Migraines remain mysterious. Despite all our research, we don’t really understand what causes them. For people with migraines there are typically many triggers that can lead to the development of headaches. For many people, diet is a big part of their migraine triggers, and when people have a dietary migraine trigger, a compound known as tyramine is one of the most common suspects.
What Is Tyramine?
Tyramine is a monoamine and a neurotransmitter that seems to be involved in regulating blood pressure, among other functions. We know that people who have too much tyramine can suffer elevated blood pressure, as well as headaches.
The body regulates tyramine and other monoamines with monoamine oxidase (MAO). People who don’t have enough MAO can experience blood pressure spikes, headaches, and other effects from consuming tyramine. Some people have naturally low levels of MAO, others might experience low-MAO levels because of medications. There are several types of MAO, and they’re not identical, although they function in similar ways.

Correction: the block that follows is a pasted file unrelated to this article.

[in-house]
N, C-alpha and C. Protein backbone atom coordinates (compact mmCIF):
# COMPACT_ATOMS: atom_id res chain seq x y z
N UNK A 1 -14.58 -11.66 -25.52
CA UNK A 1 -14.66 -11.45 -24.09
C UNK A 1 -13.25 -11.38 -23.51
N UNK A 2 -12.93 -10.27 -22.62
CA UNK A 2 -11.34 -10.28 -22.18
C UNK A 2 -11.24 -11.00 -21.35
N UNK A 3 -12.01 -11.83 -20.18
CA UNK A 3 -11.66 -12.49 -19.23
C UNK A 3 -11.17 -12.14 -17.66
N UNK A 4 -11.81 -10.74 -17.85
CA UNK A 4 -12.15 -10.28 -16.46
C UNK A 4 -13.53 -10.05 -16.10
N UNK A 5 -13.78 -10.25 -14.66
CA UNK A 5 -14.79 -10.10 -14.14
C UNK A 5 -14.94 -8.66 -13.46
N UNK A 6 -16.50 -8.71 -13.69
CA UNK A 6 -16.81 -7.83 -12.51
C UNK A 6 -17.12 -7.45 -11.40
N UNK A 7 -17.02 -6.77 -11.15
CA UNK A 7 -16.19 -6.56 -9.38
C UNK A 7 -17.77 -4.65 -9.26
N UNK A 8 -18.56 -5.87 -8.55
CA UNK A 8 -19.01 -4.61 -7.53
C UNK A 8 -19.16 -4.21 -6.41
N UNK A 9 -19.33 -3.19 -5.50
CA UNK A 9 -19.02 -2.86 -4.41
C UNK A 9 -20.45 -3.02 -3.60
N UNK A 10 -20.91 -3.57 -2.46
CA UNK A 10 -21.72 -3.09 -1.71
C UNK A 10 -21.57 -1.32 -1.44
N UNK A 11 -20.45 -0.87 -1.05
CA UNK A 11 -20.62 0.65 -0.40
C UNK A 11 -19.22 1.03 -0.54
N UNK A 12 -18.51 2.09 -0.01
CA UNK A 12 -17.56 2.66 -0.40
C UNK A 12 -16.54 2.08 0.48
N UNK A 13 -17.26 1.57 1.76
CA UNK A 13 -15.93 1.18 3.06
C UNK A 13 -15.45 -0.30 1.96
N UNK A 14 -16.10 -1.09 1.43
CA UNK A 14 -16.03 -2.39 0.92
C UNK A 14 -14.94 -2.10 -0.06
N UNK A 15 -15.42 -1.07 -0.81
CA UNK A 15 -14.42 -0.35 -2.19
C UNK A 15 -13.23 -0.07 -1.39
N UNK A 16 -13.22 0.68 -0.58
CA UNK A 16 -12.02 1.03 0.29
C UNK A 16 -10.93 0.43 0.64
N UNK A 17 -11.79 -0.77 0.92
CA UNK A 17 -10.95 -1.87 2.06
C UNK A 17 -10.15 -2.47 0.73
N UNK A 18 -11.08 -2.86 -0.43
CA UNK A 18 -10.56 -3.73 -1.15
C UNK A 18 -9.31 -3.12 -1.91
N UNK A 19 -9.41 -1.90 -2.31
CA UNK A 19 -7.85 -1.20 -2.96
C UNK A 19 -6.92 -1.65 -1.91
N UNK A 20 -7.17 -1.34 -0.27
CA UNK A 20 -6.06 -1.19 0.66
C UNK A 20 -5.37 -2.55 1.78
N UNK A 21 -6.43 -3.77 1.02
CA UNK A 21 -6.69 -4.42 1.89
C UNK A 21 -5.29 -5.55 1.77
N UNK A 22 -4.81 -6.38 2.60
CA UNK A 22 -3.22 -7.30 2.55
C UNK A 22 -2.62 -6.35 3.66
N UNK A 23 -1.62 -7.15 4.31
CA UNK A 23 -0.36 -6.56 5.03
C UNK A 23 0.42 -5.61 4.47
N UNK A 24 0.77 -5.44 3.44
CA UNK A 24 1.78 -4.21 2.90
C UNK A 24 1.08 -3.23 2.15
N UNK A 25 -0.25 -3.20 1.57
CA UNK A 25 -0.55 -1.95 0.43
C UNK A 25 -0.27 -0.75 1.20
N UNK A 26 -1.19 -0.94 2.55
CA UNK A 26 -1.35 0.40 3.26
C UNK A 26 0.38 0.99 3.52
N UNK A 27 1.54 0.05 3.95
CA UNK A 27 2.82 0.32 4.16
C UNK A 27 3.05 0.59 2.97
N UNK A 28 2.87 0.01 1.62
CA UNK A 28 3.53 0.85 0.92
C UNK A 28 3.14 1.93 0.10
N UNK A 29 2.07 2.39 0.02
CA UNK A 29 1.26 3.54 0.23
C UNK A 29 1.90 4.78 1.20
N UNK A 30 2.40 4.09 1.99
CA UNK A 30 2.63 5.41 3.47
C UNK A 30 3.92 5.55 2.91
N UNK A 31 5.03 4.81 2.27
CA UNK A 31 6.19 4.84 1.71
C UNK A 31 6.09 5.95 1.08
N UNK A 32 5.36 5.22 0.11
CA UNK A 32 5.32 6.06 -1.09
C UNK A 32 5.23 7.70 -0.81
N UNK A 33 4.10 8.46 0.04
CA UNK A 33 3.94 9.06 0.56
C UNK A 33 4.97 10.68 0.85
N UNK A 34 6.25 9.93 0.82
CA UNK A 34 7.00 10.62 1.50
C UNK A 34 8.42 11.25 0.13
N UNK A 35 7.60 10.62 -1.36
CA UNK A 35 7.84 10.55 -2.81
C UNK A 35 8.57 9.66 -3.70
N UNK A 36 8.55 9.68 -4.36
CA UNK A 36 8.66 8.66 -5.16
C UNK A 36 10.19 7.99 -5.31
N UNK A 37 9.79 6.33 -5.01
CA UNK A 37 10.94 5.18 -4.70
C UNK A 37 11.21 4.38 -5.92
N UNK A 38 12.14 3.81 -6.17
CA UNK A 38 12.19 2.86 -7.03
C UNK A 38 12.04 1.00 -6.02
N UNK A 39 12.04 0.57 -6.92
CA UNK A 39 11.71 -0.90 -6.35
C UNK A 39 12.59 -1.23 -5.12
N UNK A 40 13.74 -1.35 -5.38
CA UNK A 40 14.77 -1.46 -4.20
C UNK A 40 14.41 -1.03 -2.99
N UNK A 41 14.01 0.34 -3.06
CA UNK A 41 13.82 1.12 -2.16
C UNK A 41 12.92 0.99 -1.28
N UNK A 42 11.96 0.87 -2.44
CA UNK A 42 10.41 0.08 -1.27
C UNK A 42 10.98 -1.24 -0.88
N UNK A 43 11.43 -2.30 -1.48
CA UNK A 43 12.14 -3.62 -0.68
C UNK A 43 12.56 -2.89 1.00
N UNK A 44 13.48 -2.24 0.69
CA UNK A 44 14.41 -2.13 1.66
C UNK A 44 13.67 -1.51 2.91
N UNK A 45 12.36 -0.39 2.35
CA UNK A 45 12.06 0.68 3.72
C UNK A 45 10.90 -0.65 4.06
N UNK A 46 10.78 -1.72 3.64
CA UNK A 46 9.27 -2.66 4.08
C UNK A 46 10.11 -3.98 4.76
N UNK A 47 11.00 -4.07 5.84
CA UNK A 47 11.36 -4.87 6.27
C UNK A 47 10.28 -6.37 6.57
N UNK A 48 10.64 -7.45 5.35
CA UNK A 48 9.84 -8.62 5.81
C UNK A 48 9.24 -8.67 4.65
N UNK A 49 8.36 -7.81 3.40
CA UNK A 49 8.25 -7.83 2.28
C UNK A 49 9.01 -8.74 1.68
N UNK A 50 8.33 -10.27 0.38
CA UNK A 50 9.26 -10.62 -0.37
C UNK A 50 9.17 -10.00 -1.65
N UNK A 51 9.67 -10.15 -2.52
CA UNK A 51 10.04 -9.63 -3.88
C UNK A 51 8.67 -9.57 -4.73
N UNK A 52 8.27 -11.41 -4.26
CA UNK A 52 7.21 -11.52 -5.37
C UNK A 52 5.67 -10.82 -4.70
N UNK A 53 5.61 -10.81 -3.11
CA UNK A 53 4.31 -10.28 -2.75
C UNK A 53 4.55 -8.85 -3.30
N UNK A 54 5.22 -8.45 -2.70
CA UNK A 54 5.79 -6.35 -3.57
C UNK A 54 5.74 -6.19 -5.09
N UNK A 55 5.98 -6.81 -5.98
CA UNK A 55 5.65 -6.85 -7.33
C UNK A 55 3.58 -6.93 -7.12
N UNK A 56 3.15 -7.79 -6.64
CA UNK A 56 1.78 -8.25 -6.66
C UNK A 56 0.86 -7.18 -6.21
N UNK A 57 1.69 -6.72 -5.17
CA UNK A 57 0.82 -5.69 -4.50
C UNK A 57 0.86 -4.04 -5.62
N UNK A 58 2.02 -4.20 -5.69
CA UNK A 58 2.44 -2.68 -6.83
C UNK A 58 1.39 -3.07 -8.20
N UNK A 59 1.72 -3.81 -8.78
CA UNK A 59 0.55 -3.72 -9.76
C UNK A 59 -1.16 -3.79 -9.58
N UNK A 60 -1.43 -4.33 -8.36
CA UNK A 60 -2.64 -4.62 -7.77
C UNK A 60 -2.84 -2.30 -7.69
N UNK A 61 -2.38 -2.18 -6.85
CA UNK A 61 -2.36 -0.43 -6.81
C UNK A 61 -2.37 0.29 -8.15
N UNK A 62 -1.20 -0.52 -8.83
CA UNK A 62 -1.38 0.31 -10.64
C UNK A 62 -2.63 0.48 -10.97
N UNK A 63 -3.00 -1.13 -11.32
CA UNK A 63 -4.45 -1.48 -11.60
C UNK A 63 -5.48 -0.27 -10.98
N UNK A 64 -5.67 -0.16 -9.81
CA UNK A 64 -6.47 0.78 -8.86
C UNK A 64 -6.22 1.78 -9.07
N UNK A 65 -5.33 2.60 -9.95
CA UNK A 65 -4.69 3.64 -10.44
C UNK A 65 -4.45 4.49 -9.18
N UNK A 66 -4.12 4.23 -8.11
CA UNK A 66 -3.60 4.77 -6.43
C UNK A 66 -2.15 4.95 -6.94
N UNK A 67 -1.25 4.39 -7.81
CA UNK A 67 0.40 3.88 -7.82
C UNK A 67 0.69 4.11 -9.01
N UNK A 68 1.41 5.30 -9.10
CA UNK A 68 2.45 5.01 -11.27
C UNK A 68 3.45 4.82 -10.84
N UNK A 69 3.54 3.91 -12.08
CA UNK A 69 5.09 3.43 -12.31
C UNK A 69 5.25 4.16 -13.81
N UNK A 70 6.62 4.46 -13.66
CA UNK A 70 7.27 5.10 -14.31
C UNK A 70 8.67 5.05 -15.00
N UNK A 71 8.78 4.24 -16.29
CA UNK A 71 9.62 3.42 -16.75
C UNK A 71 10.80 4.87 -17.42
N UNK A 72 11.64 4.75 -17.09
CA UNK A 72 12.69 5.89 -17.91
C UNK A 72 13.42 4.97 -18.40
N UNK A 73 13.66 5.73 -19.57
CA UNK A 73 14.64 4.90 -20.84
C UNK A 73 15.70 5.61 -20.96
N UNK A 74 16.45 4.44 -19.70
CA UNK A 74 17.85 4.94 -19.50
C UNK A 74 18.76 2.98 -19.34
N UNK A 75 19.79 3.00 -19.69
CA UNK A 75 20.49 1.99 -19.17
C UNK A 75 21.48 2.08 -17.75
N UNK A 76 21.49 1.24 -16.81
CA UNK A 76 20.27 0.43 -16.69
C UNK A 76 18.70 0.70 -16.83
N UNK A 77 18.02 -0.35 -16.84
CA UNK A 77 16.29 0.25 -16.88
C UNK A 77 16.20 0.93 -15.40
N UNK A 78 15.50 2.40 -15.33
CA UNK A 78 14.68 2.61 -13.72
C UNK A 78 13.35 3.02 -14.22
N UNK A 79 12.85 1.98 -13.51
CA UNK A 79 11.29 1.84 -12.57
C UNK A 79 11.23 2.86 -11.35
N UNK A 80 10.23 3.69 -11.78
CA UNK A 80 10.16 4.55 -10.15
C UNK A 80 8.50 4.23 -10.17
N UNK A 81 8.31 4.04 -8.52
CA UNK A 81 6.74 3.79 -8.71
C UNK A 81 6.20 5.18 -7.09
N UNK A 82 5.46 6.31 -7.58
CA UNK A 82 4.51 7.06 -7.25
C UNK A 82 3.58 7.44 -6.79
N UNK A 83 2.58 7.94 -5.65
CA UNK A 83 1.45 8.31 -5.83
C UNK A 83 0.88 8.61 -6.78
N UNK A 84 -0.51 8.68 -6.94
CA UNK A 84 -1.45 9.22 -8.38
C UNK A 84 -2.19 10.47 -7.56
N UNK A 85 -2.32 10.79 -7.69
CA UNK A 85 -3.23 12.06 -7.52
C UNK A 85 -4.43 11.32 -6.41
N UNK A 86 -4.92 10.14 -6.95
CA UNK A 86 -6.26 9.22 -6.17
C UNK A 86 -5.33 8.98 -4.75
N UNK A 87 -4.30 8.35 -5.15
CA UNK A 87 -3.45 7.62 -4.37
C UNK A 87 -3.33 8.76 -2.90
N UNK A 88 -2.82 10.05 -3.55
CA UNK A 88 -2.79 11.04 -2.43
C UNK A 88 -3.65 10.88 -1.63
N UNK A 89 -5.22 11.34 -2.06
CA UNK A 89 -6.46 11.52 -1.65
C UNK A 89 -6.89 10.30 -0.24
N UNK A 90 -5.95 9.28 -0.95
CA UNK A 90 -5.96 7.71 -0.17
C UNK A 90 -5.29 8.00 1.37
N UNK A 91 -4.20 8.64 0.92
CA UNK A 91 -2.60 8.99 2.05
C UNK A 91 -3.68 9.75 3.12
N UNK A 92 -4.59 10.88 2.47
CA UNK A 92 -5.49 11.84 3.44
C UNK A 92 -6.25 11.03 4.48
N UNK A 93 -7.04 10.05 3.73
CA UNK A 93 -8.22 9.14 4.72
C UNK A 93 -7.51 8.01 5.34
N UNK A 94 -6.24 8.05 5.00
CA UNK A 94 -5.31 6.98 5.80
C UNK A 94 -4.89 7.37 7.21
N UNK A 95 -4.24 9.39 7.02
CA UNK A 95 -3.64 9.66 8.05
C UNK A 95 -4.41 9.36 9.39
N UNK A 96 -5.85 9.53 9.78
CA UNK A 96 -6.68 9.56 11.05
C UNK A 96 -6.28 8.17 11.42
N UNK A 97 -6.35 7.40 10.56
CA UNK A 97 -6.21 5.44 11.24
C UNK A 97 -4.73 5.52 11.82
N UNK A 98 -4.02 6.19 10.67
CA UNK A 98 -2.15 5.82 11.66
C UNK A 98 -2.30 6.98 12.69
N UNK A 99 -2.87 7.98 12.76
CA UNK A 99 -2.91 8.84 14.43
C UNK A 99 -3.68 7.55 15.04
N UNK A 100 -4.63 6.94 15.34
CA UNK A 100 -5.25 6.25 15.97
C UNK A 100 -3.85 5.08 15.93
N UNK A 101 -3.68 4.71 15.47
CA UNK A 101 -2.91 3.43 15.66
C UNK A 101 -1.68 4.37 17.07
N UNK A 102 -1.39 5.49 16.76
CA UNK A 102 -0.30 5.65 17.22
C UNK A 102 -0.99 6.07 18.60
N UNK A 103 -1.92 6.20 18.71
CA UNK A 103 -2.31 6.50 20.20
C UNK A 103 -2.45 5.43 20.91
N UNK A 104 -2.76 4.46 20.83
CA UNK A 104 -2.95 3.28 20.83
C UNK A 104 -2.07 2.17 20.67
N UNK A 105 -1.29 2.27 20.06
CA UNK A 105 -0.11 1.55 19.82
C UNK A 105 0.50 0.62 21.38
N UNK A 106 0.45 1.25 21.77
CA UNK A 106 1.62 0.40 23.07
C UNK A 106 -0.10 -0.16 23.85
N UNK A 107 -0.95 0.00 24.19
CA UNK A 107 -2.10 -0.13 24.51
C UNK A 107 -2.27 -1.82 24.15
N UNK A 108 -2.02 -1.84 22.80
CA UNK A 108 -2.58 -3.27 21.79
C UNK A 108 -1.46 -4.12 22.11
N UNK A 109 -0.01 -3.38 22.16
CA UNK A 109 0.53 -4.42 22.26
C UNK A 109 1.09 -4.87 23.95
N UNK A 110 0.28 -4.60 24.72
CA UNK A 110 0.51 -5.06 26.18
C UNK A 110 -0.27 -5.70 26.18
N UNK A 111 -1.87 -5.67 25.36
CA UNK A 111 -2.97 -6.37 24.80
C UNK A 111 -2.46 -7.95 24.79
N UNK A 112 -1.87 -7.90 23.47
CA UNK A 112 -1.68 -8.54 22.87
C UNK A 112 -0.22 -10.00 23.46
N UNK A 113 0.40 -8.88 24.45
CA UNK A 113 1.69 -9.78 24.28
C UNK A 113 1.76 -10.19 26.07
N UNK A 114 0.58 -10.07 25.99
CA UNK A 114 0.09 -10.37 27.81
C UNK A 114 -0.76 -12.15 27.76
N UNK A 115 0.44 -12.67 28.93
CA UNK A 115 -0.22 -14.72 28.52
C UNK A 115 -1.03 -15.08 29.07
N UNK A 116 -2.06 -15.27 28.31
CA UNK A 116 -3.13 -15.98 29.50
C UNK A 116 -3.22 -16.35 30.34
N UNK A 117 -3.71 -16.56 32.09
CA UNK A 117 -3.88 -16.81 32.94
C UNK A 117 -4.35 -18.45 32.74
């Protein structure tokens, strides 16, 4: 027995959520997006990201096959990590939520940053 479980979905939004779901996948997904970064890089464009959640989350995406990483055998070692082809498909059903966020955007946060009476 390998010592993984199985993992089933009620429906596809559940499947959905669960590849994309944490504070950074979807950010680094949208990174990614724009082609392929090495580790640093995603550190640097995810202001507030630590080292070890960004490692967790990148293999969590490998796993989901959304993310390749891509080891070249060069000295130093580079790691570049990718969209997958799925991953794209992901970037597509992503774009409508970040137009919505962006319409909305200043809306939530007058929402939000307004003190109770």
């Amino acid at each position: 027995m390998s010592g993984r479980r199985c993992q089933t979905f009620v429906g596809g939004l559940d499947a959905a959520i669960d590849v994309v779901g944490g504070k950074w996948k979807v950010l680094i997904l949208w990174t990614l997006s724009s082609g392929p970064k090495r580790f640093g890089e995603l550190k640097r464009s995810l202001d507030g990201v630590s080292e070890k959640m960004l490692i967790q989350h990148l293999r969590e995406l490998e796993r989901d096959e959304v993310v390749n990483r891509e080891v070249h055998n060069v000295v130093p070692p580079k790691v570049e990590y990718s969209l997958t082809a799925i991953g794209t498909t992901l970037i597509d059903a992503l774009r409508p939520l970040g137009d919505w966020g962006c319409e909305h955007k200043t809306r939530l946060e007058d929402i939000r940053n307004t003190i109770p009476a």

It might be possible to increase the activity of MAO by improving the amount of free calcium in the body. However, clinical studies have not shown whether this is a good way to improve the body’s ability to process tyramines.
Tyramine and Headaches
Increasing blood pressure and headaches from tyramine were known in antiquity. The effect was associated with cheese, which resulted in some unpleasant physiologic effects for some people. In recent times the effect was rediscovered when a neurologist noticed that his wife had acute blood pressure spikes and headaches from eating cheese when she was on a monoamine oxidase inhibitor (MAOI), an early type of antidepressant.
Monoamine oxidase is the enzyme that breaks down tyramine in the body. When it’s being inhibited, a person ends up with too much tyramine, causing blood pressure spikes and headaches.